The major problem for the RBI in inflation targeting is that as of today, monetary policy is fairly ineffectual. Exchange rate flexibility will increase the RBI’s potency. When the Monetary Policy Committee raises rates, more capital will come into India, a floating exchange rate will appreciate, which makes traded goods cheaper and reduces the inflation rate.
The Indian economy and the world economy face a variety of geopolitical and economic risks. There will surely be a next rough patch. Fighting rupee depreciation under those conditions can be rather unpleasant. As an example, in 2013, a small problem of a weakening rupee was converted into a big problem through policy mistakes. India chose to fight rupee depreciation by raising the short-term interest rate by 440 basis points, and a series of other harsh measures. These measures did not deliver a material impact upon the exchange rate and delivered a body blow to the economy at the worst possible time. This is the sort of risk that we run under the 2003-07 arrangement, which was what motivated its reform by Dr Reddy and Dr Subbarao.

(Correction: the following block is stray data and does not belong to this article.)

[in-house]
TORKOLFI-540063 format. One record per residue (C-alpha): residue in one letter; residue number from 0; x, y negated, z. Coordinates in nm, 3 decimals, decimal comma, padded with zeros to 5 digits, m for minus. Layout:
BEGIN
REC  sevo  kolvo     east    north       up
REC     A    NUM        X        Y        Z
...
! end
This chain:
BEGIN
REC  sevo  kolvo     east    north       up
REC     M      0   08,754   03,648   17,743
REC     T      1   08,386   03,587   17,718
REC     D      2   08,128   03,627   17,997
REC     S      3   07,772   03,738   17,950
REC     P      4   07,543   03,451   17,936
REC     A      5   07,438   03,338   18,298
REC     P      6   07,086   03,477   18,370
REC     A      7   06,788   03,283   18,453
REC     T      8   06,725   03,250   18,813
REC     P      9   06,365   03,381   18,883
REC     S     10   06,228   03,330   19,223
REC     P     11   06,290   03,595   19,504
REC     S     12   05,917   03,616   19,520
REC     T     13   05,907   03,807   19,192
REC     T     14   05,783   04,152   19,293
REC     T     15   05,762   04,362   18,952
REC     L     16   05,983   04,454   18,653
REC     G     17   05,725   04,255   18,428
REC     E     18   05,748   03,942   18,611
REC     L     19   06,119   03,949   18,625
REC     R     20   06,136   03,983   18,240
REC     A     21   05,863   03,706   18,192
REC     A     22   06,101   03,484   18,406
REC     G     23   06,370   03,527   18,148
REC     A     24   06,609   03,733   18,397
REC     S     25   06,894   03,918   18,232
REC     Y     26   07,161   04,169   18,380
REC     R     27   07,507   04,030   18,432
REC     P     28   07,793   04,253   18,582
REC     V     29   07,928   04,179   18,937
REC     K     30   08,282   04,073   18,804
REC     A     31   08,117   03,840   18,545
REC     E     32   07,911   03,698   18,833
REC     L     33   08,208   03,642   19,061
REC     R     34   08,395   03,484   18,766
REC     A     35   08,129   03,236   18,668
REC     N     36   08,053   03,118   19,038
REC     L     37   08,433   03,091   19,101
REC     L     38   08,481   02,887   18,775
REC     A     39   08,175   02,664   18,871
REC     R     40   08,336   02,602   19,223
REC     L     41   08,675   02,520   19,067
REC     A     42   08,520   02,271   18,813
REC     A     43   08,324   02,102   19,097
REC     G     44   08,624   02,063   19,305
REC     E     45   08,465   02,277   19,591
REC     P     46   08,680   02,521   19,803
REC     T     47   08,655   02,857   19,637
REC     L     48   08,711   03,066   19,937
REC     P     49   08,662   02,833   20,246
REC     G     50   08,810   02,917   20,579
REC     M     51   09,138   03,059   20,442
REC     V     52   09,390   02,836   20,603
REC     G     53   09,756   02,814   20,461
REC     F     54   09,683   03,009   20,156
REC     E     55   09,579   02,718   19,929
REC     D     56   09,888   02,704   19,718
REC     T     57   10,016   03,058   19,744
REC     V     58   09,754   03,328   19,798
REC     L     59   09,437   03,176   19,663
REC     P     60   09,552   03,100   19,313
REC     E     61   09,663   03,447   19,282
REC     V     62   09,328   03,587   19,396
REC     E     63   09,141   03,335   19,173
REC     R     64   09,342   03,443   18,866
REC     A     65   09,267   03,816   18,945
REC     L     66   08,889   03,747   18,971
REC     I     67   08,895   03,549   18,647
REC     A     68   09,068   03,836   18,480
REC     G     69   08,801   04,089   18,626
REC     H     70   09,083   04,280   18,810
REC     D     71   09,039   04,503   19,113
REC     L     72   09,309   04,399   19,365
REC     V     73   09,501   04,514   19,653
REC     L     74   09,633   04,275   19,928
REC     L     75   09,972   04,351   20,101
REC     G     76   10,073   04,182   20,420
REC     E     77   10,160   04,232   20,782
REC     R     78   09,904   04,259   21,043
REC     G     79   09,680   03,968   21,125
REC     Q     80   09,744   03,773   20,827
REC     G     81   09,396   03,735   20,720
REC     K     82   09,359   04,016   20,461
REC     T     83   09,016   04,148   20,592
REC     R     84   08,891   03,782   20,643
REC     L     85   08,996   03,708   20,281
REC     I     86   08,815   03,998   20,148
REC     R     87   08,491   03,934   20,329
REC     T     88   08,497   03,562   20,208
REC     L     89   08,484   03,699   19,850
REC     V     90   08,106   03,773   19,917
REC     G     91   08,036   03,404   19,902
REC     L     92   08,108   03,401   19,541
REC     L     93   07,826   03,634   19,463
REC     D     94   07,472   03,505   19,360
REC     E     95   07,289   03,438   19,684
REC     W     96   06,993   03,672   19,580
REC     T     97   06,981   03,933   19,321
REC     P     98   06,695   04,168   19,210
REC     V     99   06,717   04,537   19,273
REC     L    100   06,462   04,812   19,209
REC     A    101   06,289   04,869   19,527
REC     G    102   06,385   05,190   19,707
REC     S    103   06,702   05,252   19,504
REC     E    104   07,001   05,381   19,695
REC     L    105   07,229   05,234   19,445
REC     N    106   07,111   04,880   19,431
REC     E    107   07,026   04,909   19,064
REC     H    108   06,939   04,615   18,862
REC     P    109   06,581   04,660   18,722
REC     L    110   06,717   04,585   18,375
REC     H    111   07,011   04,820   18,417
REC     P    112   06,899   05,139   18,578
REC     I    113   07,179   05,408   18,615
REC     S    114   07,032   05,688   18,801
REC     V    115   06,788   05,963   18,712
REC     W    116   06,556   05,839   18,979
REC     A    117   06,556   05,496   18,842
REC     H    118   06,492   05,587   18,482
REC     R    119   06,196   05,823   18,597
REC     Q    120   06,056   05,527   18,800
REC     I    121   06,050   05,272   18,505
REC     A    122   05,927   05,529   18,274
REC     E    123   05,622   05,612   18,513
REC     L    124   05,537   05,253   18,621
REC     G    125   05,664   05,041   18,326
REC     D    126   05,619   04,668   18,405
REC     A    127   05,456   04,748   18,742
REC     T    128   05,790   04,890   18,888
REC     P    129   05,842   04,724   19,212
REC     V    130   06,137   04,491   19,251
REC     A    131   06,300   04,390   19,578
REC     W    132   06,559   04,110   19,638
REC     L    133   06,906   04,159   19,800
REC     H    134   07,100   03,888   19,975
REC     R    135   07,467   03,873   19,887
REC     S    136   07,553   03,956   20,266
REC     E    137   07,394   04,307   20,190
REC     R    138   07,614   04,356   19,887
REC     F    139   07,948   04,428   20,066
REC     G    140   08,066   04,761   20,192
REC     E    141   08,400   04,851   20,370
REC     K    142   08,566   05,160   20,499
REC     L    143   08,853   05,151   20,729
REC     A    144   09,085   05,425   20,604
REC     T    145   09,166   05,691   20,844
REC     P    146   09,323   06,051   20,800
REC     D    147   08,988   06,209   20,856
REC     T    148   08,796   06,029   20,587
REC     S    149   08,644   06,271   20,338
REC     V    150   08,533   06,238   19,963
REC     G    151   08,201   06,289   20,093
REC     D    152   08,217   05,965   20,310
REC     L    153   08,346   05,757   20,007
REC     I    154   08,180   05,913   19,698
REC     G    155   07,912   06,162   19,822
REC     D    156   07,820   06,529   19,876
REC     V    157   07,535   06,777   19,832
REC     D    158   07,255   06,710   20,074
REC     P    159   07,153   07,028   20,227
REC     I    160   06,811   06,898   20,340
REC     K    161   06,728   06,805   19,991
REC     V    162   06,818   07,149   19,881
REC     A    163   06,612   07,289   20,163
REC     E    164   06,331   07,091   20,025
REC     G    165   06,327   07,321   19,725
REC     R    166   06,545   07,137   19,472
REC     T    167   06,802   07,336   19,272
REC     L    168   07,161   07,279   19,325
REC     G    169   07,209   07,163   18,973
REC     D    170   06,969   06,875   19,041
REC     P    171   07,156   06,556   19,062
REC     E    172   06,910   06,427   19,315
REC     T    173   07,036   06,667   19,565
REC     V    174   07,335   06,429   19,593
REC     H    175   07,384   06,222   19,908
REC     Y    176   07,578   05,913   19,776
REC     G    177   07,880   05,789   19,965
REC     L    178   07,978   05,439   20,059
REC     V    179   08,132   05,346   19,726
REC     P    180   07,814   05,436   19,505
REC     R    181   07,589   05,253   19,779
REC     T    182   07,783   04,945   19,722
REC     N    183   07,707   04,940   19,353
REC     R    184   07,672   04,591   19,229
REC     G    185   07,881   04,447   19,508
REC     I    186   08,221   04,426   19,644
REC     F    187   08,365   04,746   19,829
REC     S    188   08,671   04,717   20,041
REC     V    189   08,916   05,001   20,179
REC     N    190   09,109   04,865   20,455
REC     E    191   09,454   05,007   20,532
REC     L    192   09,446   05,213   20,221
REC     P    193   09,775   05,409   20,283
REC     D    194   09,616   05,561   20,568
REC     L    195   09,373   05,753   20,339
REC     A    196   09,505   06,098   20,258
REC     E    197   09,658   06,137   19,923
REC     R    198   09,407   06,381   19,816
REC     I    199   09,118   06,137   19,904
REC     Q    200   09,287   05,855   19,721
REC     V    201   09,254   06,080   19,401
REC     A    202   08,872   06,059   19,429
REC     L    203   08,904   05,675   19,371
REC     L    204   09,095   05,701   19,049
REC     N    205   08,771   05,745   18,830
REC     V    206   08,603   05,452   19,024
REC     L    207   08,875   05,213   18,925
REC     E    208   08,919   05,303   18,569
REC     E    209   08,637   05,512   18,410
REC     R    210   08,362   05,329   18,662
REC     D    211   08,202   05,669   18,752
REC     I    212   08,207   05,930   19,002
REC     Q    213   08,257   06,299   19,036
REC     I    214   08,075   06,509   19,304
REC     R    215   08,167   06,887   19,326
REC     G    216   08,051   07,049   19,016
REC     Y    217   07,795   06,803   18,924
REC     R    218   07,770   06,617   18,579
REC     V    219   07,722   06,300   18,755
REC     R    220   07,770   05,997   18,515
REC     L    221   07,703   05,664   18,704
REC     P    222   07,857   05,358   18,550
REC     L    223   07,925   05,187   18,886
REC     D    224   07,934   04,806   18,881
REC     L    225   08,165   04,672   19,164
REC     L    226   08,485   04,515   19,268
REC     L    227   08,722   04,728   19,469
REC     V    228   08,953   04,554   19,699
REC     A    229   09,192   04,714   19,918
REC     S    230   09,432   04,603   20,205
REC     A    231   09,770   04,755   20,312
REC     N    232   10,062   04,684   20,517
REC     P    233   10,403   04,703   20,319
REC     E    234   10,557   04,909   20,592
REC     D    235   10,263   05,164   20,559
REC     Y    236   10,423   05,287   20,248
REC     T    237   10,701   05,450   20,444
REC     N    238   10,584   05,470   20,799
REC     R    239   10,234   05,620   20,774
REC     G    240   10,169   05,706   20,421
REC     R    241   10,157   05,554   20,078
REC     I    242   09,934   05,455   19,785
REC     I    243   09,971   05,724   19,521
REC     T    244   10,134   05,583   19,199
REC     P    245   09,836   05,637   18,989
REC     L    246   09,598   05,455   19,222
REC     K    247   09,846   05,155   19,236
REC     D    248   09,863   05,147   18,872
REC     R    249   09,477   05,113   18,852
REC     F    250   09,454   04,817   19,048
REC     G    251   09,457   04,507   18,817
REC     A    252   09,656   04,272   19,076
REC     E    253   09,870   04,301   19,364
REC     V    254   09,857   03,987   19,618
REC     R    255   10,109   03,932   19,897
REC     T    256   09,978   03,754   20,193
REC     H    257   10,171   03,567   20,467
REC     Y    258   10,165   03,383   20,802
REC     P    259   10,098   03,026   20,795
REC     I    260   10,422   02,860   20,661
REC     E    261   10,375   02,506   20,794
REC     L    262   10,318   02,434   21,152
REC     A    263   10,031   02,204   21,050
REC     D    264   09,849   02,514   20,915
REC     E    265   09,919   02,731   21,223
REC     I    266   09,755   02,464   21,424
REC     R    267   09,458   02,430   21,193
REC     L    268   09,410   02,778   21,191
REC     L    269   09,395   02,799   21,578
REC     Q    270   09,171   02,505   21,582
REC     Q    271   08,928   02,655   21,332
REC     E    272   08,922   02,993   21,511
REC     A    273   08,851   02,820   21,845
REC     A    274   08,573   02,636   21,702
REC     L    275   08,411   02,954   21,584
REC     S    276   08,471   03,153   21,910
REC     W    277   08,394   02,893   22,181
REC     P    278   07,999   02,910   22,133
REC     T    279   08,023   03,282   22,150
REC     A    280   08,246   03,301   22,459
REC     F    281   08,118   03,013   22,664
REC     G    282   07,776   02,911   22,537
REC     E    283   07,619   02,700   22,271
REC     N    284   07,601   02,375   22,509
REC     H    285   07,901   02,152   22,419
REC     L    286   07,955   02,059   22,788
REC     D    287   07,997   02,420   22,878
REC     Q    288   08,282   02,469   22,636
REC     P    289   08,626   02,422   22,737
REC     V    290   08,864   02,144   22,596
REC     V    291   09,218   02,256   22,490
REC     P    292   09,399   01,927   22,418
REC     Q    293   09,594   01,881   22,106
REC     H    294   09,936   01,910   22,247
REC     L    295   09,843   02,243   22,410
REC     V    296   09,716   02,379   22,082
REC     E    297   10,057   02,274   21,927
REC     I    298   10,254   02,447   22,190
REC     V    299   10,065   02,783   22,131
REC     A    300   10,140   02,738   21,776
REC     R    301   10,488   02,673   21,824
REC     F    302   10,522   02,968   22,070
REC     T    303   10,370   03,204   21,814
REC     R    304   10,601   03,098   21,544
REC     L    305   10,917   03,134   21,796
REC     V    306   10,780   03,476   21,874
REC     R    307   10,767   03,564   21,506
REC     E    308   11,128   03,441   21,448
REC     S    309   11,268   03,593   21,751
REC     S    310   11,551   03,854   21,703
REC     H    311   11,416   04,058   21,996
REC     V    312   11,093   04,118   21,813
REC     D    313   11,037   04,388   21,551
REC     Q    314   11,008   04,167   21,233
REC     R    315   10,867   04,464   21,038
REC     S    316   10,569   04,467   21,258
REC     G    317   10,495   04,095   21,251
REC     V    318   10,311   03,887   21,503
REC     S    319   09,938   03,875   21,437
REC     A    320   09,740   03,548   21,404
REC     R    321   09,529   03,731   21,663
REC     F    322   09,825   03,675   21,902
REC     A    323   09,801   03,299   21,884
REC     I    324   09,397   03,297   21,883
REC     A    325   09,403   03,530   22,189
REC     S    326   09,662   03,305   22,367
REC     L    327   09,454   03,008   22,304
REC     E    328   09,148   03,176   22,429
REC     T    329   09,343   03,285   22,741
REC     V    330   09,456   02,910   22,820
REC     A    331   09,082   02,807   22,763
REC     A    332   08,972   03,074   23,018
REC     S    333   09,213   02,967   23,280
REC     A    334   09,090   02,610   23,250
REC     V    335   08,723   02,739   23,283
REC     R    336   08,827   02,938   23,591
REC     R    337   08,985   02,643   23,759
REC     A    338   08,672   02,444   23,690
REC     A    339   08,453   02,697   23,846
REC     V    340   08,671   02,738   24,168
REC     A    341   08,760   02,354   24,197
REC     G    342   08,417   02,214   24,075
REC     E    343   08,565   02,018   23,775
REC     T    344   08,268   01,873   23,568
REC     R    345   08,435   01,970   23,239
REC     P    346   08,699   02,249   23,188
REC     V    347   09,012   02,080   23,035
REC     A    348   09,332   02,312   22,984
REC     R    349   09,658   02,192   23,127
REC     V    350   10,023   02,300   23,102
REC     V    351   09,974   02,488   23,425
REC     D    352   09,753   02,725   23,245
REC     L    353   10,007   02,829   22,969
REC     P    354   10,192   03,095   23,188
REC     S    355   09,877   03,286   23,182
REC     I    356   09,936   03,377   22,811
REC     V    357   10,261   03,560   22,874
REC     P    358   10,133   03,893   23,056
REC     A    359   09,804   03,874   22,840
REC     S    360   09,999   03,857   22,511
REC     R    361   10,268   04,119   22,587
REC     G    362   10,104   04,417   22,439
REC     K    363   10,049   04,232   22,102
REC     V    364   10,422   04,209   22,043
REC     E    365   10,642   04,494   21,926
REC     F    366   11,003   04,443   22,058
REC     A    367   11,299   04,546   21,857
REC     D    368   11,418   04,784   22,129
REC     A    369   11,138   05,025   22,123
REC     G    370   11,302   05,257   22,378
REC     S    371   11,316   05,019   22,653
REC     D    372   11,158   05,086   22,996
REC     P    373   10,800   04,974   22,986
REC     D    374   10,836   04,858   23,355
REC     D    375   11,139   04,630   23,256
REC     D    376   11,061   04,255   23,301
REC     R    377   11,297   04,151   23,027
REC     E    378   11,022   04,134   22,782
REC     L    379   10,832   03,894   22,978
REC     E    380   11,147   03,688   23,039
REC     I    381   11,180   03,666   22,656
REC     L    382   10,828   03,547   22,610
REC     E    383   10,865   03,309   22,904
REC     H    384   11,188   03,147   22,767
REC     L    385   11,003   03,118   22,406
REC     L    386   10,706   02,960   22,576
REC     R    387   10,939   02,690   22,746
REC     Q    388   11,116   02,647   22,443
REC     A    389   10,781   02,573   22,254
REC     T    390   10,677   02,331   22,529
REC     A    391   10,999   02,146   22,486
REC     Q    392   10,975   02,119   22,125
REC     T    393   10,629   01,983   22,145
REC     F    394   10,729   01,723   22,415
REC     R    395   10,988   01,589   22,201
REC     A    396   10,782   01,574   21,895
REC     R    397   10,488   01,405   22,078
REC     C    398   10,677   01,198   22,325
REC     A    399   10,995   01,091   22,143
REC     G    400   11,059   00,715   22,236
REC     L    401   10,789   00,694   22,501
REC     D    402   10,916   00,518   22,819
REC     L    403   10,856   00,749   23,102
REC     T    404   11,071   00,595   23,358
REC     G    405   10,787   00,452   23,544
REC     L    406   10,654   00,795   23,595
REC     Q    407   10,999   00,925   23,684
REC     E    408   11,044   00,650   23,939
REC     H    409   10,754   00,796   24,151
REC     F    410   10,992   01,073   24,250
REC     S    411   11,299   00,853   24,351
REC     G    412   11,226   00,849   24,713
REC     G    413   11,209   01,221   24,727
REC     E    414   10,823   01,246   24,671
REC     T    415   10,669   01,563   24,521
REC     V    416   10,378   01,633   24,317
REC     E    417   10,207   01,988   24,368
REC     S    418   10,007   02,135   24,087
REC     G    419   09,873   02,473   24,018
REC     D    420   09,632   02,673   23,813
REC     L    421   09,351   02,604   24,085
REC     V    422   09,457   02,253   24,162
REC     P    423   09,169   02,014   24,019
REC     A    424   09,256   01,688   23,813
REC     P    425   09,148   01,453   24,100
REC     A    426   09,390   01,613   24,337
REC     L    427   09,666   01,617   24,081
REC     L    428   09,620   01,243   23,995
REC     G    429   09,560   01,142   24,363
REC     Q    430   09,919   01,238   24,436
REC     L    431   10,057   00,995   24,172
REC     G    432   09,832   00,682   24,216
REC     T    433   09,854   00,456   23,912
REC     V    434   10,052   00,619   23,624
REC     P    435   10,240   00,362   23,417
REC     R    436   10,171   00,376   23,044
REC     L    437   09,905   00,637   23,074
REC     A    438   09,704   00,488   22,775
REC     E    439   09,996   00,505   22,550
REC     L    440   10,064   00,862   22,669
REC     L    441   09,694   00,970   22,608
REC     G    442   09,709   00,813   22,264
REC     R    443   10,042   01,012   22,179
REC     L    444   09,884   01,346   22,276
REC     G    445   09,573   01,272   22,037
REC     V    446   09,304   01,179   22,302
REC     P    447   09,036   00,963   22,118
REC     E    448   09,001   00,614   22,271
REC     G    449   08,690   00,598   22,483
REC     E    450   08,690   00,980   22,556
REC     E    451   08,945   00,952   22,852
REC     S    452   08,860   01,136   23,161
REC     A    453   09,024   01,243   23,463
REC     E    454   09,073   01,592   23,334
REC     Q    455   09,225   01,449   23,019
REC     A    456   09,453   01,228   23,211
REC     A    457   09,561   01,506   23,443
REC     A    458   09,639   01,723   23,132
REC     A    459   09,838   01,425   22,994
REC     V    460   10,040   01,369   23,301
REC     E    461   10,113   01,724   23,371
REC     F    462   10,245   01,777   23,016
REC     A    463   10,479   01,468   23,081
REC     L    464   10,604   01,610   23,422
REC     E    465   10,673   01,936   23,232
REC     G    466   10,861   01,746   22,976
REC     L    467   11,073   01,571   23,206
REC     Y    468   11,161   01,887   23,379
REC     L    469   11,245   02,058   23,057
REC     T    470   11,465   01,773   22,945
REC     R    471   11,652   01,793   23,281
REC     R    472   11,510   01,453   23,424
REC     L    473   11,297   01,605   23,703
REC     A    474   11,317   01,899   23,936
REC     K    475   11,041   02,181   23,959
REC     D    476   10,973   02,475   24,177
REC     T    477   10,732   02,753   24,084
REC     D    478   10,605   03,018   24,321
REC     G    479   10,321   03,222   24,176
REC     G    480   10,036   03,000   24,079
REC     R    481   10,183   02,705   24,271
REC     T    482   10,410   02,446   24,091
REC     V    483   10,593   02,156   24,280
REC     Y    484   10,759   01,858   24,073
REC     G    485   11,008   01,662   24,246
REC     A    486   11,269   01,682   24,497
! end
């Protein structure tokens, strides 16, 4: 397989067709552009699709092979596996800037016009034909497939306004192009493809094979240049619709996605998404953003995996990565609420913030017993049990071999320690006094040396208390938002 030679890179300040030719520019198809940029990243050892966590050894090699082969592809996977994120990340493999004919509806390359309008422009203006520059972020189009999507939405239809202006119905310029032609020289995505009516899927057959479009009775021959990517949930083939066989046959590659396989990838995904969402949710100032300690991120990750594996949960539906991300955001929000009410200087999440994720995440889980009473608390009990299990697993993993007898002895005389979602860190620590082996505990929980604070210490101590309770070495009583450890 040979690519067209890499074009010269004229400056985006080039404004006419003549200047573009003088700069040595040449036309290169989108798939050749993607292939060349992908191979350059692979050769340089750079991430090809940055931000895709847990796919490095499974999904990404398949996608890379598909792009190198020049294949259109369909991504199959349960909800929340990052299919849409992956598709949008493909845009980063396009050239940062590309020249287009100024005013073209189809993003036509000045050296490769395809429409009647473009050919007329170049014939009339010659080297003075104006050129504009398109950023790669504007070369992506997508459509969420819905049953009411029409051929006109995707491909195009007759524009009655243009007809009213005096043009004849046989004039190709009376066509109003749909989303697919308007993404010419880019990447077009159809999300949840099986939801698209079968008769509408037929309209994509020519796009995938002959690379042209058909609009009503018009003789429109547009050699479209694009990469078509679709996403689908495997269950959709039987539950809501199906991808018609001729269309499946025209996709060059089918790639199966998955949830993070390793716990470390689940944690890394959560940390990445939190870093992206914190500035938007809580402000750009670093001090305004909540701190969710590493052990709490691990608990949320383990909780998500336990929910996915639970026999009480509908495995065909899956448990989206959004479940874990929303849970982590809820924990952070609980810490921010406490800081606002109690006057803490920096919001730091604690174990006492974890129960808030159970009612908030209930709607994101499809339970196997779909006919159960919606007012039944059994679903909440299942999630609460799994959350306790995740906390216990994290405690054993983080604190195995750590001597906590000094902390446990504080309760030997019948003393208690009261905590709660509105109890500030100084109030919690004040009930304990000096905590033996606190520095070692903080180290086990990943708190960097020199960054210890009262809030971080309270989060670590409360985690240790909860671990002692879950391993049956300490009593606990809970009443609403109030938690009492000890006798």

An exchange rate that is not volatile is soothing to the superficial mind. The wise approach is to obtain economic and financial stability by having an exchange rate that fluctuates.
The writer is a professor at National Institute of Public Finance and Policy, New Delhi